I believe this is not doable currently, but you are right it would be an interesting enhancement. Could I ask you to enter it in bugzilla, please?
In the meantime, you may try to configure the build script yourself, i.e. add a target that regenerates the Java files from the schema. I would be curious to see your addition to the build script - if it's generic enough, then it could be included in the IDE-generated script (build-impl.xml) by default.
On Feb 24, 2012, at 6:48 PM, peter belbin wrote:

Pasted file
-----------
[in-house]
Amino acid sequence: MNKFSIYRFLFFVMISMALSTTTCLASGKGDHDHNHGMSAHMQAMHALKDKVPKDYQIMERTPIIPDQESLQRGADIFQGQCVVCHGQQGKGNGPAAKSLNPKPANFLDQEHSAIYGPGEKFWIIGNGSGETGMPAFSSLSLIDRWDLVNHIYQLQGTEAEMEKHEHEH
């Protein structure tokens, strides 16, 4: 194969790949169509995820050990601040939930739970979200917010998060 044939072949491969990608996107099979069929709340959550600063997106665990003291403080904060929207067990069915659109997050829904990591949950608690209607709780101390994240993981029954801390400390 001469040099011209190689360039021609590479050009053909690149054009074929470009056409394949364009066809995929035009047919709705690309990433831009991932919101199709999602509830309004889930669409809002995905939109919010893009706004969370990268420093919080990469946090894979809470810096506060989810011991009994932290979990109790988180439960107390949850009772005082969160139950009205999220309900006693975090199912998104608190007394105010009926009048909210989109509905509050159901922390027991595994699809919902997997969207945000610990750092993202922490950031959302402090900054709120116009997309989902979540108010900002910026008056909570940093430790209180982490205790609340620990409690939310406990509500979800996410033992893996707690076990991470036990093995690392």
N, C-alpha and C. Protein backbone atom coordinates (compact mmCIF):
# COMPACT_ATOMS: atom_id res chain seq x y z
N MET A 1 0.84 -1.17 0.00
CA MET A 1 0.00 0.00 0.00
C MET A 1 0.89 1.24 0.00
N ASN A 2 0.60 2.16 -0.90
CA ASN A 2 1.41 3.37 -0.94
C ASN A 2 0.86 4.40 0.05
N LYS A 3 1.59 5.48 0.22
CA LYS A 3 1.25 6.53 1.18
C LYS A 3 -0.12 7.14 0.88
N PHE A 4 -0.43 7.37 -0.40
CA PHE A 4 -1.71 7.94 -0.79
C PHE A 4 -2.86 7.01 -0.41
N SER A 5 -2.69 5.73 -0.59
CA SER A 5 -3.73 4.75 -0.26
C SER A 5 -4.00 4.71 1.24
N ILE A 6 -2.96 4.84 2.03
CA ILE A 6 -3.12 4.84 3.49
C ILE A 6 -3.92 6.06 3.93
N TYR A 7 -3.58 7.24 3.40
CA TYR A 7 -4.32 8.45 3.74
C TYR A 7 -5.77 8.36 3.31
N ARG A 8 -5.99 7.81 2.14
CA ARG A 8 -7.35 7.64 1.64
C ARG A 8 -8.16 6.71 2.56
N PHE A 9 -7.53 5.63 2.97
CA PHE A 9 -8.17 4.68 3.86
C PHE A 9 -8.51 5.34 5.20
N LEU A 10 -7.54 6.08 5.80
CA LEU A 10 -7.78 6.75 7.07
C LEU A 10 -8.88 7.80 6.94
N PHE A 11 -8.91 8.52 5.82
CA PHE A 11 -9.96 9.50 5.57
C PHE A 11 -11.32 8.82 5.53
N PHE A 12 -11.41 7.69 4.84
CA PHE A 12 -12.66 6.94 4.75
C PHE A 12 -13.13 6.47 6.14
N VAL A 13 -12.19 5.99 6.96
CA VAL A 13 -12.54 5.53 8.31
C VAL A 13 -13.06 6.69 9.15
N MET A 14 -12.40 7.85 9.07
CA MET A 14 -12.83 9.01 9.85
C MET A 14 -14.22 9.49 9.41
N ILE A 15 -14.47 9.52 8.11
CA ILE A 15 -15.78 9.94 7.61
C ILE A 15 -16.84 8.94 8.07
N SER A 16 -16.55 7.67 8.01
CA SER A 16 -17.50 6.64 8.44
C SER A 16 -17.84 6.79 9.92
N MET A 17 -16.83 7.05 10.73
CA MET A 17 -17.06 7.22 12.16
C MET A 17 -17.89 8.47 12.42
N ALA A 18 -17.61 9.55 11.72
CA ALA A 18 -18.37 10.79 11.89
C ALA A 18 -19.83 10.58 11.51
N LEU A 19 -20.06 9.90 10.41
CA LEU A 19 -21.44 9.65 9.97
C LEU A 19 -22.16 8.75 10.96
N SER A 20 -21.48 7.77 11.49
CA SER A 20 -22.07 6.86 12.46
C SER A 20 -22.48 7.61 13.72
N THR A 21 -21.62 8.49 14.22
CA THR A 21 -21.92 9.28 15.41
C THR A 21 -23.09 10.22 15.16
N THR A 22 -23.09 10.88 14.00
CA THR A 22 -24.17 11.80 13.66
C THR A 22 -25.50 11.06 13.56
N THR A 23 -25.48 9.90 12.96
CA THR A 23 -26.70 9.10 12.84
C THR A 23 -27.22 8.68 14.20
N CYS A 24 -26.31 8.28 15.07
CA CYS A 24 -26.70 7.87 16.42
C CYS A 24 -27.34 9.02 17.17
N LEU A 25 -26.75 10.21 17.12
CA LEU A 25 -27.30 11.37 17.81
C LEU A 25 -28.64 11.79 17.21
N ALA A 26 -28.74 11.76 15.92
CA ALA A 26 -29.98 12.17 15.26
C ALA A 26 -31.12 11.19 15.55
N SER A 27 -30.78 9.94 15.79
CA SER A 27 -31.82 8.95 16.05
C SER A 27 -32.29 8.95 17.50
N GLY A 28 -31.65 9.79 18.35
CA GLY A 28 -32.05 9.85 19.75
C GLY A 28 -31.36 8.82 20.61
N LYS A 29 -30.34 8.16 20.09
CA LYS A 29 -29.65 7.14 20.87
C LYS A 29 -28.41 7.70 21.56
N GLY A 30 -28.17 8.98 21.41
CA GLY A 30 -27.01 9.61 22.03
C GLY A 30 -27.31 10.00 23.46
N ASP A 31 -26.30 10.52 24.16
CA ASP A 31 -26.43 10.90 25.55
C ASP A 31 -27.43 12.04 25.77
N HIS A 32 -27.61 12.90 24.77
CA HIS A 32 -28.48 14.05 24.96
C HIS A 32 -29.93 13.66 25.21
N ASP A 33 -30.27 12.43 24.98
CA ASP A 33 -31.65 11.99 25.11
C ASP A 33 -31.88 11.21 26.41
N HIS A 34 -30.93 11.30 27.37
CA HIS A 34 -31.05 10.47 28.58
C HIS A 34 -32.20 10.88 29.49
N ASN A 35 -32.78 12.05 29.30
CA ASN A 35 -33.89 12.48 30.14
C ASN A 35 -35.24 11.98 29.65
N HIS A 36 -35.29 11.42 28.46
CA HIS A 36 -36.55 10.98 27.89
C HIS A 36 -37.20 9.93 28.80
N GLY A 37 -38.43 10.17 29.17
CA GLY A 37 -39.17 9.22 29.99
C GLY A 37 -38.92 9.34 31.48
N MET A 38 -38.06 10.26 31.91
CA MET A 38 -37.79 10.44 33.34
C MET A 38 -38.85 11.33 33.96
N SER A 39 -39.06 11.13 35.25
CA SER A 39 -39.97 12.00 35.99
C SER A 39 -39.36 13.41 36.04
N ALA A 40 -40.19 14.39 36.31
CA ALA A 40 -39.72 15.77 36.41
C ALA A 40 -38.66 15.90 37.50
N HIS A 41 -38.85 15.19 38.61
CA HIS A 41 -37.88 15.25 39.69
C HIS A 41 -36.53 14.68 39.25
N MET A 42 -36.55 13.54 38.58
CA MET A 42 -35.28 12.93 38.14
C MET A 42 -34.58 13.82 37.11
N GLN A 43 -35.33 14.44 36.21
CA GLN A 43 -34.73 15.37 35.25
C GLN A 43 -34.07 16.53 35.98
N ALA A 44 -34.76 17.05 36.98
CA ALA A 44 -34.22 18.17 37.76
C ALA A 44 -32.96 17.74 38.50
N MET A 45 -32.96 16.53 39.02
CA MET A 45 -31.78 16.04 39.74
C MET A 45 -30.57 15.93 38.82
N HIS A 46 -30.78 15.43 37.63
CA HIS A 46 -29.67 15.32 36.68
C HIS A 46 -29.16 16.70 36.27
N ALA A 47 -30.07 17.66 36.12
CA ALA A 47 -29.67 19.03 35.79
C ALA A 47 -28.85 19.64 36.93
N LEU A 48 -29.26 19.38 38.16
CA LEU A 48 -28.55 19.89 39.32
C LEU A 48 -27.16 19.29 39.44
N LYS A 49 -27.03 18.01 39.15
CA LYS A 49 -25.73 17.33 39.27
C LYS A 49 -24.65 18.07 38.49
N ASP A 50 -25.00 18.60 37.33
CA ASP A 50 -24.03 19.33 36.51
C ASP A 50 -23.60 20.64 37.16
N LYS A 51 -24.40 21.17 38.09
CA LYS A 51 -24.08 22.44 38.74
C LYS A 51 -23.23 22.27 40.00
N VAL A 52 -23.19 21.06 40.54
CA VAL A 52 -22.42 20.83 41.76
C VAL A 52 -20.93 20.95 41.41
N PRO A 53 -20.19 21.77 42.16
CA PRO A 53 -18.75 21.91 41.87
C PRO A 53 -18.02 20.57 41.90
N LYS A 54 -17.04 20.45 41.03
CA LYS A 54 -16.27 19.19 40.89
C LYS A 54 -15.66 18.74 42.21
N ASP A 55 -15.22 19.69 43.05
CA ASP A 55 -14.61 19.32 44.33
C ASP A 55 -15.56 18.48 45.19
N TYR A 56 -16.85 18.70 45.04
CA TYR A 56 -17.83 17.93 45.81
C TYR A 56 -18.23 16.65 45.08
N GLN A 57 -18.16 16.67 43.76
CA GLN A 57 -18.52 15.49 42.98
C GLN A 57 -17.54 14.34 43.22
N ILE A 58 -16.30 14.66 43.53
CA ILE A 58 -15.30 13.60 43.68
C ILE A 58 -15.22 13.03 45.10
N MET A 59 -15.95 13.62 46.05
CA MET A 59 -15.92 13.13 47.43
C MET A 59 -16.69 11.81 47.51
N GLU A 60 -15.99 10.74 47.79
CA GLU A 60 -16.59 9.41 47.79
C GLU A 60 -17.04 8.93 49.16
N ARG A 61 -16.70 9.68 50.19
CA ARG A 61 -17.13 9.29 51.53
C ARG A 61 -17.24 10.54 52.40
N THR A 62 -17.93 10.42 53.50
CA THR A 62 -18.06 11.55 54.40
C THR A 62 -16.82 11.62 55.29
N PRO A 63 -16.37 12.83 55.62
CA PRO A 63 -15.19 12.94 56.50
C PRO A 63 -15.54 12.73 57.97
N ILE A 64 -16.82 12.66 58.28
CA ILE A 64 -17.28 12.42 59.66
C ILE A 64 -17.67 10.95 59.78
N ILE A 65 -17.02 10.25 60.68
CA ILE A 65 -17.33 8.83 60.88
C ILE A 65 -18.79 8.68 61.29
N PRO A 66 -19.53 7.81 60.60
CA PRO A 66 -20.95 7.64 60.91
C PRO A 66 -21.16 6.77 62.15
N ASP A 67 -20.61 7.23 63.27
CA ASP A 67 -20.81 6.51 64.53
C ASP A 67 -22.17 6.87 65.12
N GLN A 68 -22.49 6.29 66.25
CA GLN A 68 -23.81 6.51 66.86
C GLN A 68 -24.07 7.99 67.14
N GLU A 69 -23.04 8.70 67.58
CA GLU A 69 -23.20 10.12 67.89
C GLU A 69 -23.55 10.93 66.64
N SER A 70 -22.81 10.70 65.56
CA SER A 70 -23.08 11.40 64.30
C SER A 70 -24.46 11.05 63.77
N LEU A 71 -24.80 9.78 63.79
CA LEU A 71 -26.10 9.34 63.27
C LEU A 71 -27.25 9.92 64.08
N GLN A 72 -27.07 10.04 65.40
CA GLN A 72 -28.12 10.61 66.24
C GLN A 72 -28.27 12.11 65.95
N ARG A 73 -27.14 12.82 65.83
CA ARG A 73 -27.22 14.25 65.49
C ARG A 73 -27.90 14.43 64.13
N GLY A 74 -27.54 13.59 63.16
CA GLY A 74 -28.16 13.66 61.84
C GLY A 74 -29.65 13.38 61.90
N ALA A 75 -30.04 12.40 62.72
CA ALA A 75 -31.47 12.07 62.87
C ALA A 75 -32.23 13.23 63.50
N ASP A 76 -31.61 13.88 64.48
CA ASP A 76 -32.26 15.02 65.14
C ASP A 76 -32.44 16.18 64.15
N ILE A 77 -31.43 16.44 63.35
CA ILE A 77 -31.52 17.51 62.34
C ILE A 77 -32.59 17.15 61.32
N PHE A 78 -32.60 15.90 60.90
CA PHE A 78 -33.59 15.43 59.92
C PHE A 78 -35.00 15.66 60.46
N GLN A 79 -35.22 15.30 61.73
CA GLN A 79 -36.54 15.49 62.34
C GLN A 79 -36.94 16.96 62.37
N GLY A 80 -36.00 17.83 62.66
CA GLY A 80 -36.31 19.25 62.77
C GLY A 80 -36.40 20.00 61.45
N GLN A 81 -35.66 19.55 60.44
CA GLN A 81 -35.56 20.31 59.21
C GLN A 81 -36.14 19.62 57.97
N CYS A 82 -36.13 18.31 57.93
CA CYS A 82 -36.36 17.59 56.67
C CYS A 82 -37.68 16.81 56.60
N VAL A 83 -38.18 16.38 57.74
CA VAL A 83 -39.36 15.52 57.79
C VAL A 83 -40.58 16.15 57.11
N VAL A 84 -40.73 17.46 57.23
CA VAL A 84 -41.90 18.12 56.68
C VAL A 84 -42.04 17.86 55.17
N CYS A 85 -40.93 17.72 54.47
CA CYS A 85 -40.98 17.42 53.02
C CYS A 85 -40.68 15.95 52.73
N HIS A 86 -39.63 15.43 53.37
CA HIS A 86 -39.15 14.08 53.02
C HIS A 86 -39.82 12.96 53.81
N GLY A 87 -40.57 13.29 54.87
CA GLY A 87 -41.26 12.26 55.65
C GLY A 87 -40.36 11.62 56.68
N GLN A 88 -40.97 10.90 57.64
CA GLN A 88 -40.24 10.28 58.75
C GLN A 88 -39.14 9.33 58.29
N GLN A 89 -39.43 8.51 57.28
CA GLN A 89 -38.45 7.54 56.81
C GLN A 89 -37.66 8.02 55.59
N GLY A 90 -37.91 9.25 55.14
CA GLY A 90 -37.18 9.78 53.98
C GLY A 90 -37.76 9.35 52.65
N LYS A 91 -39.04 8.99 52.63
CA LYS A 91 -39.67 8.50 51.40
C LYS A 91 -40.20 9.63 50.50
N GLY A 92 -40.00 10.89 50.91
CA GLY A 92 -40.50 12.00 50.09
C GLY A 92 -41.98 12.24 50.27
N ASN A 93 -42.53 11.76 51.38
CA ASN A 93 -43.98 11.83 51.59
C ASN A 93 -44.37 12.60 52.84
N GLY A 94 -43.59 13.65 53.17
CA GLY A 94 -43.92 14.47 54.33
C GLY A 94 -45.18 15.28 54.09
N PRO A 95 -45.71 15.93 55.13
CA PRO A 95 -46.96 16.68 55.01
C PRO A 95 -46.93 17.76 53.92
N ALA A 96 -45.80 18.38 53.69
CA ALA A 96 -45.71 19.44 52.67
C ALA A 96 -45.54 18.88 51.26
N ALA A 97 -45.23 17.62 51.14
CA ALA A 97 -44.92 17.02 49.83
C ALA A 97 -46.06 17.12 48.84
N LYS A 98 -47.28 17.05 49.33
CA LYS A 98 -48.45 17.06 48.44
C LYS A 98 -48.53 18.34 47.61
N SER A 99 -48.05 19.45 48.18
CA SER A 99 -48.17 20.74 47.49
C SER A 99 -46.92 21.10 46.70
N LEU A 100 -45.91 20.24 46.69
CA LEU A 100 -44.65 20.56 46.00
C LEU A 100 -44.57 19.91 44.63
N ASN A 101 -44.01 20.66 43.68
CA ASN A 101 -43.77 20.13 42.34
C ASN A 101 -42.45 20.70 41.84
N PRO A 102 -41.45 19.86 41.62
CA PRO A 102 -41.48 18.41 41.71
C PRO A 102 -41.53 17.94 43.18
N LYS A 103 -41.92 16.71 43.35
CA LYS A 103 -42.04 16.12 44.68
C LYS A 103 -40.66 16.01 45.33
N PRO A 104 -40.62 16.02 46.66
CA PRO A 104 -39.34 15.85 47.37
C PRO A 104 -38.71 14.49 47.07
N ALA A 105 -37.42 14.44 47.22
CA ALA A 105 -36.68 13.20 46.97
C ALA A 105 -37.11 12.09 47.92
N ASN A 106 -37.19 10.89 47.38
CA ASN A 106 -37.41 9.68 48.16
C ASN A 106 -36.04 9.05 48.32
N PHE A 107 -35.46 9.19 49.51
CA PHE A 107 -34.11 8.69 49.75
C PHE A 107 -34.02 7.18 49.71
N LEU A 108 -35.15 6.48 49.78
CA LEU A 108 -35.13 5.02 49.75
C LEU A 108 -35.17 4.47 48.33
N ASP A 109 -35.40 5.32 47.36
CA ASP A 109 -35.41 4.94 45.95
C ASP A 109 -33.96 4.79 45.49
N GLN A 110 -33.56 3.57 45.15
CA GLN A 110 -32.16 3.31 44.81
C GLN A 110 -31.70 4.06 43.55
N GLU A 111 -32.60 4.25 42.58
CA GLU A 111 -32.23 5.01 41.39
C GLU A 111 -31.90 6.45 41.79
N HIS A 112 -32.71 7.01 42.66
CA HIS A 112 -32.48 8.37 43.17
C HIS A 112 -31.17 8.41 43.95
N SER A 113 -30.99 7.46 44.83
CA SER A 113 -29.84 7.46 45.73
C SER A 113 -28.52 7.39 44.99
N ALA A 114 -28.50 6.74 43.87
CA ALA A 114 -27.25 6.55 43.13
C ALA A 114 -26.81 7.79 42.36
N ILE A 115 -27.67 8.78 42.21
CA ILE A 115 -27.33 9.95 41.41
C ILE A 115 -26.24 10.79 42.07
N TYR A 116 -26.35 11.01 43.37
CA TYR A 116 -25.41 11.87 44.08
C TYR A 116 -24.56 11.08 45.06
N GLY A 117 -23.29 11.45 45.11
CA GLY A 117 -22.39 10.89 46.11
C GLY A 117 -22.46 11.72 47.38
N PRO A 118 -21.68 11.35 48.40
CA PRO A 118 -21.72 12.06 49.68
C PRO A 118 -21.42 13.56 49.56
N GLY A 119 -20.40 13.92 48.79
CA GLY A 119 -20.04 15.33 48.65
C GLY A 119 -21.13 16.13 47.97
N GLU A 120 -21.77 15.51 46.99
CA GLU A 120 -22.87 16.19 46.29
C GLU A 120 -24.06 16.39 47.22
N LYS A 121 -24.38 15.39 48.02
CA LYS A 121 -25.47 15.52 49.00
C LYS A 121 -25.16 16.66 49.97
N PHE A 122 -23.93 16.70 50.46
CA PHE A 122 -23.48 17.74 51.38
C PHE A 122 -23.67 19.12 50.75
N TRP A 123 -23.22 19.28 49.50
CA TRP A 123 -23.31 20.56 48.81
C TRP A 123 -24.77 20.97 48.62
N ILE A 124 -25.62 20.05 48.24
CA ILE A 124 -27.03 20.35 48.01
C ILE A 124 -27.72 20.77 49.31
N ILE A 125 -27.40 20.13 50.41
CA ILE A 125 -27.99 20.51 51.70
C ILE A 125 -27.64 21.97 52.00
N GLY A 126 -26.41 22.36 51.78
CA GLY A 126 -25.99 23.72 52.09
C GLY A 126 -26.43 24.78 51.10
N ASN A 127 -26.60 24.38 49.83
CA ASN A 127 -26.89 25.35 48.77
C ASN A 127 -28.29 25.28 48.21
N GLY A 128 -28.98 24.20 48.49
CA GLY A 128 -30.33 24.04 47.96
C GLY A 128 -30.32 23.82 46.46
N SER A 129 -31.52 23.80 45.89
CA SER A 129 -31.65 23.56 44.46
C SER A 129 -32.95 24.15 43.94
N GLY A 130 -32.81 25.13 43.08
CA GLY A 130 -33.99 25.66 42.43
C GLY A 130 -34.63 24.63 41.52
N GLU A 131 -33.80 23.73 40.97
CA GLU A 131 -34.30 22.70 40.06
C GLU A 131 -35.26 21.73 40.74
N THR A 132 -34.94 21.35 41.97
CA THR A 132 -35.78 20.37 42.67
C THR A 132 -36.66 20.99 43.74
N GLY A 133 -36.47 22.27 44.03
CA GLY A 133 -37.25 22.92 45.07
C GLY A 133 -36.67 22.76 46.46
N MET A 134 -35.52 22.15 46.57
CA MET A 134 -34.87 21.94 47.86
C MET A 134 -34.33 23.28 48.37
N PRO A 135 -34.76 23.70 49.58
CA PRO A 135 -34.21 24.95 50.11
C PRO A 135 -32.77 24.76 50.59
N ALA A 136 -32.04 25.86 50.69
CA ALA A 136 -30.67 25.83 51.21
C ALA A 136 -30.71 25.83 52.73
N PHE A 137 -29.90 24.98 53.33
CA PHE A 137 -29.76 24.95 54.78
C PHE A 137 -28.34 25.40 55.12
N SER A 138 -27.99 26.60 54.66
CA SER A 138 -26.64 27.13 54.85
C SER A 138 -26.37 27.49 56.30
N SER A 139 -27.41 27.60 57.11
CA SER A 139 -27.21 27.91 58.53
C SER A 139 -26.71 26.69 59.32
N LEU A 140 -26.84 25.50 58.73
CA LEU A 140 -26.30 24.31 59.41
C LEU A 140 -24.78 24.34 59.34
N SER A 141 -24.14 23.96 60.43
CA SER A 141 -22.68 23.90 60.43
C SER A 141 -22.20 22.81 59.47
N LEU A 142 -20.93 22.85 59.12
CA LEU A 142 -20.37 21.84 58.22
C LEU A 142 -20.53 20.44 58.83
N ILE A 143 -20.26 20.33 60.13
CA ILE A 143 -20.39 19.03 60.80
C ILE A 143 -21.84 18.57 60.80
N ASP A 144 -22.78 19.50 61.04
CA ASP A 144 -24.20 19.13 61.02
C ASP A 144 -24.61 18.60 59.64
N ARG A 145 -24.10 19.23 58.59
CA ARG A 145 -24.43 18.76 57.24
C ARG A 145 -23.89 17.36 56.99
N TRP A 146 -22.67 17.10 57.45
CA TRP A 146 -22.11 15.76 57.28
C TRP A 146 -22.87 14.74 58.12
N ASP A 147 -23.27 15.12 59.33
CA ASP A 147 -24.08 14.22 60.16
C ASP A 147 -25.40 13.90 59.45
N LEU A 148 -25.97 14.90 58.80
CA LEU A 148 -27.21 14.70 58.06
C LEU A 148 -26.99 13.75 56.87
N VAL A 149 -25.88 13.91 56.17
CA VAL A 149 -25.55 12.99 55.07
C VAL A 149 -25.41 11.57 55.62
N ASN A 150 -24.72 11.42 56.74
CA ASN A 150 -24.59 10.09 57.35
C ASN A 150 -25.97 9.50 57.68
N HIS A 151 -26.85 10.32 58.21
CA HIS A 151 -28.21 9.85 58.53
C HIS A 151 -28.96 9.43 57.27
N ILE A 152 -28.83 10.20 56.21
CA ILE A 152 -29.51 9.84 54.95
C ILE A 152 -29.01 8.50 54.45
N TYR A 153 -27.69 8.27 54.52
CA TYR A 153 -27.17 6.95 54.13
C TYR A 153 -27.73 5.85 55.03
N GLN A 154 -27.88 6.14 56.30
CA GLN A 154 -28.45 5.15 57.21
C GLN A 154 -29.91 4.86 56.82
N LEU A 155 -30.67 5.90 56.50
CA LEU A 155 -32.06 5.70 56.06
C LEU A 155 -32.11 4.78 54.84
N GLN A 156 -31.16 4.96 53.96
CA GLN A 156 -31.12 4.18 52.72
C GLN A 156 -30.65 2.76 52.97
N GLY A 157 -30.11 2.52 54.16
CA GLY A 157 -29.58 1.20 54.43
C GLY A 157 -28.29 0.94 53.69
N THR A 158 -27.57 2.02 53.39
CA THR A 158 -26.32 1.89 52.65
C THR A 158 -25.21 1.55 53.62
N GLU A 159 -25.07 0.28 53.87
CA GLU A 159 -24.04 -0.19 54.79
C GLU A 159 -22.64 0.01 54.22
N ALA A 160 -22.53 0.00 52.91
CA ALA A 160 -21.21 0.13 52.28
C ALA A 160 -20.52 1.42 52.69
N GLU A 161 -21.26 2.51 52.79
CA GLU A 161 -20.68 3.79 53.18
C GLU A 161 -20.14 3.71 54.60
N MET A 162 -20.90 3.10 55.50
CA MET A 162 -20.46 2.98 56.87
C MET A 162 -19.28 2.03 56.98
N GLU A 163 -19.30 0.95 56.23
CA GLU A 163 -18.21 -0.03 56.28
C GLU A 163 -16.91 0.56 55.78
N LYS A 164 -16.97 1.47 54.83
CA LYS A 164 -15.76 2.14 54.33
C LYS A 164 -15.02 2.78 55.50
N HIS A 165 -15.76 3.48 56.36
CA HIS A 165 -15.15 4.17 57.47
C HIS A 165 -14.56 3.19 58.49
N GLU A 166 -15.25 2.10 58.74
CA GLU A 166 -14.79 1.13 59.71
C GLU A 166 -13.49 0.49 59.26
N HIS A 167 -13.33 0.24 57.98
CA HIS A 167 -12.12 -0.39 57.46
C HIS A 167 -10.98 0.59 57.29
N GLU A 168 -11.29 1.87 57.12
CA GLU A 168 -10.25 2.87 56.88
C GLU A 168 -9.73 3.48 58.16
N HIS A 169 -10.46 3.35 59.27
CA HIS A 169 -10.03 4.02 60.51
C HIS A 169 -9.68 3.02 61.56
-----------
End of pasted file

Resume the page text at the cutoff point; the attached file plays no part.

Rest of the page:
When I have a project that uses external schema files, or, those files need to be editable using some other tooling, I tend to create a project, add a folder ‘schemas’ and put the schemas in there. I then create jaxb bindings, to allow me to create a project .jar product that is then available for use by multiple other projects. Ie: encapsulate the jaxb generated code into a jar producing project. What I notice is that if I do a change to the schemas/* files, that, a clean & build does not notice that the source files have changed, even though the ide remembers where the files came from (the ide, right click on the schema file under the jaxb bindings, and hit the ‘refresh’ option – it knows where they came from). Should not the build script, since it knows the files came from a local directory (ie: within the project) detect that the source files have changed, and automagically do the refresh? As it is, I have to do the refresh manually, and, I may forget to do it. Also, if the files are checked into cvs, I manually have to keep the files up to date since I may not have noticed whether the files got updated. Now, I understand that there may be situations where the current behavior is preferred, because you could want to work upon a set of schema changes before actually having the schema get used. If there was a configurable value on the project (or, perhaps, per binding) to indicate whether it should automatically perform updates based on the source being more recent than what it has in it’s cache, I imagine this would be the best scenario possible, so that users can control this behavior.